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Mobile shopper engagement is a high-velocity challenge driven by rapidly evolving technology and cultural changes. Recent data from IRi’s Consumer Connect (April 2016) indicates that mobile shoppers want more sophisticted information — and “frills” — from their shopping experience:
- 59% want a good selection of prepared/easy-to-prepare meals
- 53% desire a good selection of local/artisan food and beverage options
- 53% are looking for a variety of gourmet food and beverage options
- 48% seek technology that makes shopping more exciting
- 32% look favorably on stores that offer online purchase options with in-store pickup
Communicating these benefits where and how they make the greatest impression is the key — as is customizing the message right down to the individual shopper level.
To gain insights on how to develop a viable stragetic plan for mobile shopper engagement, Progressive Grocer interviewed Srishti Gupta, president of IRi’s Media Center of Excellence, during the recent IRi Growth Summit, held in National Harbor, Md. Gupta is responsible for digital expertise, direct response marketing and analytics, and on the forefront of mobile engagement.
Pierce Hollingsworth, Progressive Grocer: The velocity of retail change, driven by culture and technology, is accelerating at a phenomenal rate. From your perspective, what are the elements of an effective corporate strategy that best adapts to mobile shoppers?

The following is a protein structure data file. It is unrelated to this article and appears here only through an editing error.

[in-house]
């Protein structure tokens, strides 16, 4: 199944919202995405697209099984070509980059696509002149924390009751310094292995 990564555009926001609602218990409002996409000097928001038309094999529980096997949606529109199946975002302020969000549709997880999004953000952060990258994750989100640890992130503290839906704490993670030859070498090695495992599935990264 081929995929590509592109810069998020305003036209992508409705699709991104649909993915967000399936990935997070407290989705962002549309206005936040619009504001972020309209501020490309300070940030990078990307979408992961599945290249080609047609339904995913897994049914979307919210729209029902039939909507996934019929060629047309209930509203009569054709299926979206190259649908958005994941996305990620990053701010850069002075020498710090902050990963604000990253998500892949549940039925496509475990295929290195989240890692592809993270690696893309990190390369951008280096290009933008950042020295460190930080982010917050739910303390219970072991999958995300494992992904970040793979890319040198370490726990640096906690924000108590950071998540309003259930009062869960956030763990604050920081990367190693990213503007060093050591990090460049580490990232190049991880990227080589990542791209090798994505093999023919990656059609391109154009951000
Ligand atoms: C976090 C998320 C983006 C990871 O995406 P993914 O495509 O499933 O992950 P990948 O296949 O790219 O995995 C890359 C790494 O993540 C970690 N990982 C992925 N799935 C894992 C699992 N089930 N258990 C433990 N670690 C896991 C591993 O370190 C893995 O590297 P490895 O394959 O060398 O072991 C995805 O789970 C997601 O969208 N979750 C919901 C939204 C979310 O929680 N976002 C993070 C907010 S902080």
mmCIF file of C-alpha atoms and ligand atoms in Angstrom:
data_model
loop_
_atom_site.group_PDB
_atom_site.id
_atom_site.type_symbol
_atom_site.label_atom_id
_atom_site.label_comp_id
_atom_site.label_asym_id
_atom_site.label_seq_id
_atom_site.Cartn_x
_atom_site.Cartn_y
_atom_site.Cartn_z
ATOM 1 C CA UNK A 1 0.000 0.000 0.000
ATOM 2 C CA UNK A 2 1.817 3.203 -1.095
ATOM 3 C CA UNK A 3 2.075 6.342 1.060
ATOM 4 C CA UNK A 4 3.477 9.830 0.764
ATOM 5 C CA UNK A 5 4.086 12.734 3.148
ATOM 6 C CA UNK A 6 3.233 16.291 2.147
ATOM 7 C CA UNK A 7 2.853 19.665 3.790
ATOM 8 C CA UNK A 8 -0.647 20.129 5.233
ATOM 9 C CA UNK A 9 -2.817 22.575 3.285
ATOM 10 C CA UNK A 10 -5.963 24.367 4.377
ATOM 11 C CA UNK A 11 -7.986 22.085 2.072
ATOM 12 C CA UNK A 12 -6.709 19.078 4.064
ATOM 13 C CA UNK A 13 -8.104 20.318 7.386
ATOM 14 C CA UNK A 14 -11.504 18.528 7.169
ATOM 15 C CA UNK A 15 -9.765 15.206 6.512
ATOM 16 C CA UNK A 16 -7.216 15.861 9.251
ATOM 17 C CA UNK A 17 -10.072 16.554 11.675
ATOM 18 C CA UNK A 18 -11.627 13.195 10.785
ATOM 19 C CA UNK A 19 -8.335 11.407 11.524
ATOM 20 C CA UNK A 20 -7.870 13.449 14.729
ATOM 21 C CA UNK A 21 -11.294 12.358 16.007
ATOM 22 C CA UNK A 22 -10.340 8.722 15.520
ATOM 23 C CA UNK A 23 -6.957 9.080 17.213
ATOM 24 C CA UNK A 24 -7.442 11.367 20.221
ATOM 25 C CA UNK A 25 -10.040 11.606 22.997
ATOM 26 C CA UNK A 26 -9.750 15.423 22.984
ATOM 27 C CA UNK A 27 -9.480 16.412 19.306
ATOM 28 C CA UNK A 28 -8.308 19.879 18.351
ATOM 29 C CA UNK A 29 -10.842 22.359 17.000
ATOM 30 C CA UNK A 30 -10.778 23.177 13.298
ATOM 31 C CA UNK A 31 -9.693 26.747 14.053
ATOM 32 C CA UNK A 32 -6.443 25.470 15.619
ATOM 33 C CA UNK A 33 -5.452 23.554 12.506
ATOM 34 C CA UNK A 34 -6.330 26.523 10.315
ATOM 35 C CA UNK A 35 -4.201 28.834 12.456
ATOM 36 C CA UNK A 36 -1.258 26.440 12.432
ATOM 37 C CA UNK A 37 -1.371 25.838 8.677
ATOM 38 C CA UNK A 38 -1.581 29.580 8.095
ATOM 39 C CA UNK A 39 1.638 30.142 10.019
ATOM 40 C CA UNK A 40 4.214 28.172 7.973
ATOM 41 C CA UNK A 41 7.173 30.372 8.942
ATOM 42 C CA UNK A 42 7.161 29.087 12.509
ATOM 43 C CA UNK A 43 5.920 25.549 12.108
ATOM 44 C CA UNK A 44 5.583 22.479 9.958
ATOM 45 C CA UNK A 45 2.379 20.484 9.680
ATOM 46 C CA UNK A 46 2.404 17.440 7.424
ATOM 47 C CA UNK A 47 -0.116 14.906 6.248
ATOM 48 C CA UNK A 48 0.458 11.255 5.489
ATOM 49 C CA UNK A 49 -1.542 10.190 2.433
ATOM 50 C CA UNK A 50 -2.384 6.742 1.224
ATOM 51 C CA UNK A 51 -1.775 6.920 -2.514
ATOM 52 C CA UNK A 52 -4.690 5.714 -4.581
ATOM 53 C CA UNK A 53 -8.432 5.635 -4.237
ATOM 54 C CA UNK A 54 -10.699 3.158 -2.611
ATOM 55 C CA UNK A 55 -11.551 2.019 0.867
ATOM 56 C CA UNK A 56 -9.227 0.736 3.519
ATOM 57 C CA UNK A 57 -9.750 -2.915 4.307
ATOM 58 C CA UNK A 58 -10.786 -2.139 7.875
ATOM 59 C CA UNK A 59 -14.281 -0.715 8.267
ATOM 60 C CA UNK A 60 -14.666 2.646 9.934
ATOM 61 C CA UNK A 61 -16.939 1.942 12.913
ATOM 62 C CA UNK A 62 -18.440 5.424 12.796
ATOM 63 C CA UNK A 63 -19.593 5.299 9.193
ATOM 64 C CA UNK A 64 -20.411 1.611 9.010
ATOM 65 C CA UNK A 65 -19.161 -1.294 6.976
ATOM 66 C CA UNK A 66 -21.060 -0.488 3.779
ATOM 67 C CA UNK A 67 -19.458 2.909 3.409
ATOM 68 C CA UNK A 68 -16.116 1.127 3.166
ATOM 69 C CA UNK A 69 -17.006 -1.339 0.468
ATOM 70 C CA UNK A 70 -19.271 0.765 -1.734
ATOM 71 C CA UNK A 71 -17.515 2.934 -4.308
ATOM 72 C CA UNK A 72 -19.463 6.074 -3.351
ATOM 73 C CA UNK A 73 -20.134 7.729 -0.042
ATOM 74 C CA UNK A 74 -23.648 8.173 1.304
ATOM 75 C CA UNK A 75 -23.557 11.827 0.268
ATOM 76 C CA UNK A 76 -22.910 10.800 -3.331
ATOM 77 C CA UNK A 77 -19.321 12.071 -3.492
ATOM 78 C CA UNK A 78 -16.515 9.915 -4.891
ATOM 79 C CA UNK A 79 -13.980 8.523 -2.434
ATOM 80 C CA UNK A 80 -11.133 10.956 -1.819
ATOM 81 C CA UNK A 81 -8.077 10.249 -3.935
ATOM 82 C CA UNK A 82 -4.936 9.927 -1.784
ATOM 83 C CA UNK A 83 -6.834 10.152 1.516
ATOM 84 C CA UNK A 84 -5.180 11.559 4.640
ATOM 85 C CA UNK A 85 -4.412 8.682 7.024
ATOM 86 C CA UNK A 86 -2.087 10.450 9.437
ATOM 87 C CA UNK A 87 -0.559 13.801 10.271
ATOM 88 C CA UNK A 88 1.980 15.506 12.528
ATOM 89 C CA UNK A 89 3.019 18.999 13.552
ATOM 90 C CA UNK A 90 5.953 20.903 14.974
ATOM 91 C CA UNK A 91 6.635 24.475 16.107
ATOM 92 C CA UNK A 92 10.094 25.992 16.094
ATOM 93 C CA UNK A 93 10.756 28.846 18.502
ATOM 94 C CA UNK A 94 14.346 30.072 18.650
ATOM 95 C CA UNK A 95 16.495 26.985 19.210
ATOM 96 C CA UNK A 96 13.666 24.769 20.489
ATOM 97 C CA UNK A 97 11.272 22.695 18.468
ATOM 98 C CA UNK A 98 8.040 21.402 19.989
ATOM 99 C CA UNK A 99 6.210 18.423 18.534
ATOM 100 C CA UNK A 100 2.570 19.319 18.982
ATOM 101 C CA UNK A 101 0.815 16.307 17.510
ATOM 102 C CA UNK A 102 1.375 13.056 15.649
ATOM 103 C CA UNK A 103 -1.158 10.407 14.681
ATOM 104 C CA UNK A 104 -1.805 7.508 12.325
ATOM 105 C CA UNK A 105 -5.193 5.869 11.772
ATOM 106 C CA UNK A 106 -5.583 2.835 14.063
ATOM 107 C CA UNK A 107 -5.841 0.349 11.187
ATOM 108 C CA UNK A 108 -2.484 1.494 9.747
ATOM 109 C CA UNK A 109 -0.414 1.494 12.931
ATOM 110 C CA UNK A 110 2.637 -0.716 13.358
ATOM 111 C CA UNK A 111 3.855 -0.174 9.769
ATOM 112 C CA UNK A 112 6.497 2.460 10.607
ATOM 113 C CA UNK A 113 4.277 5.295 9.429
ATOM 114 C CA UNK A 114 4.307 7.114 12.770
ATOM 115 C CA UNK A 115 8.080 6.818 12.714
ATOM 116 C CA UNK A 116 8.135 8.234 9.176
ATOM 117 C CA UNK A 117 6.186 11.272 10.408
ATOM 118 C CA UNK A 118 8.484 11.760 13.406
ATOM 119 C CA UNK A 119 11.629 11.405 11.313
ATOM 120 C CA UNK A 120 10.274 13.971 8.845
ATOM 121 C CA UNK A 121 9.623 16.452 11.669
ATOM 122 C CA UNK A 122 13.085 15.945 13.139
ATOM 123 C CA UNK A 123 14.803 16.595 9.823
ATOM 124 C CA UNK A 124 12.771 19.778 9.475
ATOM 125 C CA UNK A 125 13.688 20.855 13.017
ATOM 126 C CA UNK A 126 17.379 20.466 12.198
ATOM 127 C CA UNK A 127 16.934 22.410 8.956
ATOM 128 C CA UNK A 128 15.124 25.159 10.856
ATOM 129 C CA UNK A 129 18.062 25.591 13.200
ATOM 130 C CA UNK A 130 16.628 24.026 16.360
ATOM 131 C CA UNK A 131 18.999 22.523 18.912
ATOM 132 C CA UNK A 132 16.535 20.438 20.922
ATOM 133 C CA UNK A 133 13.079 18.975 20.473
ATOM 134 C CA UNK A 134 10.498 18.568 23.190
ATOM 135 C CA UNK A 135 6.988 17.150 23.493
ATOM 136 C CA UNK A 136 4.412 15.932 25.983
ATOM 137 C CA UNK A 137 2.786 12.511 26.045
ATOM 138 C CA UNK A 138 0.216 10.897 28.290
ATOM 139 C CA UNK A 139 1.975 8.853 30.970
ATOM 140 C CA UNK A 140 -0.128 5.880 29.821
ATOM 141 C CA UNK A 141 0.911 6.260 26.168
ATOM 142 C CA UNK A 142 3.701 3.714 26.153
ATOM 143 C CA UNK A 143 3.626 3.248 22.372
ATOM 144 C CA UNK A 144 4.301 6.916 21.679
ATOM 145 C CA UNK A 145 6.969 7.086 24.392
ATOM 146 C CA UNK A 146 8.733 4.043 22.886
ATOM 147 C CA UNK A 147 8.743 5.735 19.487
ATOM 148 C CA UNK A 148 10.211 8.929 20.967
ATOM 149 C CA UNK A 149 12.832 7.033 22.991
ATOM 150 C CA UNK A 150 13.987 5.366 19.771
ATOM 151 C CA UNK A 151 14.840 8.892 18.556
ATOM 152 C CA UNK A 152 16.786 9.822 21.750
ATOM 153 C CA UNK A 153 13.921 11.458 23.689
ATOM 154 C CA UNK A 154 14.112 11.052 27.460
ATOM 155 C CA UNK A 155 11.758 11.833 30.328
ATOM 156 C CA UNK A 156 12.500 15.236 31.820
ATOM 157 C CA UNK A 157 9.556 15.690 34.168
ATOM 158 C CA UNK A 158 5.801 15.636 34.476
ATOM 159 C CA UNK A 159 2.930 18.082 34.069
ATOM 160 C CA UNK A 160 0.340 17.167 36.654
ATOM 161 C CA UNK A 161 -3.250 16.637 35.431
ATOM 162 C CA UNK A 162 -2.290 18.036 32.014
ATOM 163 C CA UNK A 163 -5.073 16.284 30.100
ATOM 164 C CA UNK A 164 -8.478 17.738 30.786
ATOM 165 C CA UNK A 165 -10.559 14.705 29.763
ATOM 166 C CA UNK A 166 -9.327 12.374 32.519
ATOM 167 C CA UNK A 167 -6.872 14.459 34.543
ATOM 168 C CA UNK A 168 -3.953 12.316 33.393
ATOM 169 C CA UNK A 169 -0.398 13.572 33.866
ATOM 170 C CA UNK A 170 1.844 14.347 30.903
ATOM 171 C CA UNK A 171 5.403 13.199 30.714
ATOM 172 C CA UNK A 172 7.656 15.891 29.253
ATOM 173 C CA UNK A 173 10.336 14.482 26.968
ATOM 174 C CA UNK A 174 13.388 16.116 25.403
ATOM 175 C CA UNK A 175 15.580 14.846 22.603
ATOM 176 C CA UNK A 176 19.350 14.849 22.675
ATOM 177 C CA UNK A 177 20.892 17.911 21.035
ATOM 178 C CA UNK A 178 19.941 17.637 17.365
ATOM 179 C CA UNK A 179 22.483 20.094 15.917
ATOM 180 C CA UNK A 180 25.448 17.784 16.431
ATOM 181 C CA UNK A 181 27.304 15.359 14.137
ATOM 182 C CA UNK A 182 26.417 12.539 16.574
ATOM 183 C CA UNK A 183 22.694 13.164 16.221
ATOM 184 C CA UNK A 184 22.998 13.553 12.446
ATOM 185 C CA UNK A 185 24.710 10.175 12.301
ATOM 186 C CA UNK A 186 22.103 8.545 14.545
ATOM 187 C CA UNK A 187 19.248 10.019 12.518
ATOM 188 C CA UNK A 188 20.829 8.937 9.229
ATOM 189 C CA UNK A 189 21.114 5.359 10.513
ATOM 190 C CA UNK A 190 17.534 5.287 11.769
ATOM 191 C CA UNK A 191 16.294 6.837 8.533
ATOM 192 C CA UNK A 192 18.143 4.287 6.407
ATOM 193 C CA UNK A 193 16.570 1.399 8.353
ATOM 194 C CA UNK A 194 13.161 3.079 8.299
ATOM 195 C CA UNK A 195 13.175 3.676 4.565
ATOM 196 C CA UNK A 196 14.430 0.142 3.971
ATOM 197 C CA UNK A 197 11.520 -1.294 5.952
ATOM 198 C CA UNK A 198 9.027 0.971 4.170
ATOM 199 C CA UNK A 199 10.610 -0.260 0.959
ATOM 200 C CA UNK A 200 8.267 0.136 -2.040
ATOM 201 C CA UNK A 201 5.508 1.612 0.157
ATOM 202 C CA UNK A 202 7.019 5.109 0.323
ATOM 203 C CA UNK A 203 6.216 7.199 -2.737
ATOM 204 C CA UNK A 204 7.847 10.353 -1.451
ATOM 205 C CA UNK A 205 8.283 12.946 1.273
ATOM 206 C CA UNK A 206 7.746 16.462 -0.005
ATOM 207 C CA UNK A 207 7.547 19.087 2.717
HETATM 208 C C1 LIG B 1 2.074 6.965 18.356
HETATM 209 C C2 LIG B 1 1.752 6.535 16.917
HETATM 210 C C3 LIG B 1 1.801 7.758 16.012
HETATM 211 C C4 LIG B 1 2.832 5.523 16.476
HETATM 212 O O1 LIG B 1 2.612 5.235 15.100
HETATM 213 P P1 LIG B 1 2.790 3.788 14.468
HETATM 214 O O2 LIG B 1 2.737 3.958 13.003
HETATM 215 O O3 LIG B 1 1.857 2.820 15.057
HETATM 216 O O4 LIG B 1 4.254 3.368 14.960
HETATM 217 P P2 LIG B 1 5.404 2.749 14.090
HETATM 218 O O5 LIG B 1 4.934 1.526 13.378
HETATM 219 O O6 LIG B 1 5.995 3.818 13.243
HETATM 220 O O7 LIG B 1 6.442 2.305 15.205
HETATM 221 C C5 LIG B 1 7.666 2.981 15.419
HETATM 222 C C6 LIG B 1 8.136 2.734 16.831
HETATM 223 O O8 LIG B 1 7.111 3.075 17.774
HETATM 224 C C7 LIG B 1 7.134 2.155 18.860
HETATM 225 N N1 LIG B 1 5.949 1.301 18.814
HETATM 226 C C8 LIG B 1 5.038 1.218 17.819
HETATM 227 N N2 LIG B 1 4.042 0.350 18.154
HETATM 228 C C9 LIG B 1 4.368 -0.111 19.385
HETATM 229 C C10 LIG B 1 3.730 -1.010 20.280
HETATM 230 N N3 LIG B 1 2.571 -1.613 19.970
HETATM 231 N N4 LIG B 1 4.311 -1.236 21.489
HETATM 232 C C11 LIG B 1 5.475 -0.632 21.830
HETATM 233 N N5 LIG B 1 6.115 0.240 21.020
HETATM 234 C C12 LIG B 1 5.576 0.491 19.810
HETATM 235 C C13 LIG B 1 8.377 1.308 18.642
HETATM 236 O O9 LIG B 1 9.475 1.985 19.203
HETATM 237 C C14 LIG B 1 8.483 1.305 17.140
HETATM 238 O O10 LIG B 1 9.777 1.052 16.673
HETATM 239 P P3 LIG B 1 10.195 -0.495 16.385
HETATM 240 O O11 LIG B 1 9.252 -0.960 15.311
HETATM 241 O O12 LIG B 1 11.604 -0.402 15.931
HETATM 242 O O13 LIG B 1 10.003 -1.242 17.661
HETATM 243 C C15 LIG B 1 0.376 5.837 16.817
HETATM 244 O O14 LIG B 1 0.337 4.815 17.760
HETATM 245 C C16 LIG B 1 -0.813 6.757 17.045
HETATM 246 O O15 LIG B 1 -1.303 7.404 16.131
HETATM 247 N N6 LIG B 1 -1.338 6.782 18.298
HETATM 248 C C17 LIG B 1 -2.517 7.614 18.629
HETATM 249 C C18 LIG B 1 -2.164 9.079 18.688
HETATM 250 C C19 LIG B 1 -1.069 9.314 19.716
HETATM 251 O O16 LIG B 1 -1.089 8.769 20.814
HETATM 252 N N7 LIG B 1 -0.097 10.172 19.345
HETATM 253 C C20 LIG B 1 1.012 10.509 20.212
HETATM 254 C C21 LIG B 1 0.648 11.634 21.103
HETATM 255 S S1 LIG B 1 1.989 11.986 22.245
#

Srishti Gupta, IRi: Mobile strategies until this point have been largely “How do I take my 30-second commercial and fit it on a small screen?” Or “Everyone has an app, so I need an app” and “I need to test mobile because everyone is doing it.” This thinking was from a media perspective, though, and not from a consumer perspective, and that’s where you need to start. The whole concept of “I will create another destination for the customer to come to” is the wrong way to think about mobile with consumers, which is why many retailers have had problems.
The smartphone is a ubiquitous device that is with us at all times, and the number and intensity of interactions are very high. It gives many oppoortunities to influence, but it doesn’t mean it’s always the best medium for advertising. Consumers have this device with them all of their waking hours, so they will interact with it on their own terms, whether that’s in a browser, app, in a search, checking weather or traffic. They want less interference, so the retailer must assimilate into those situations.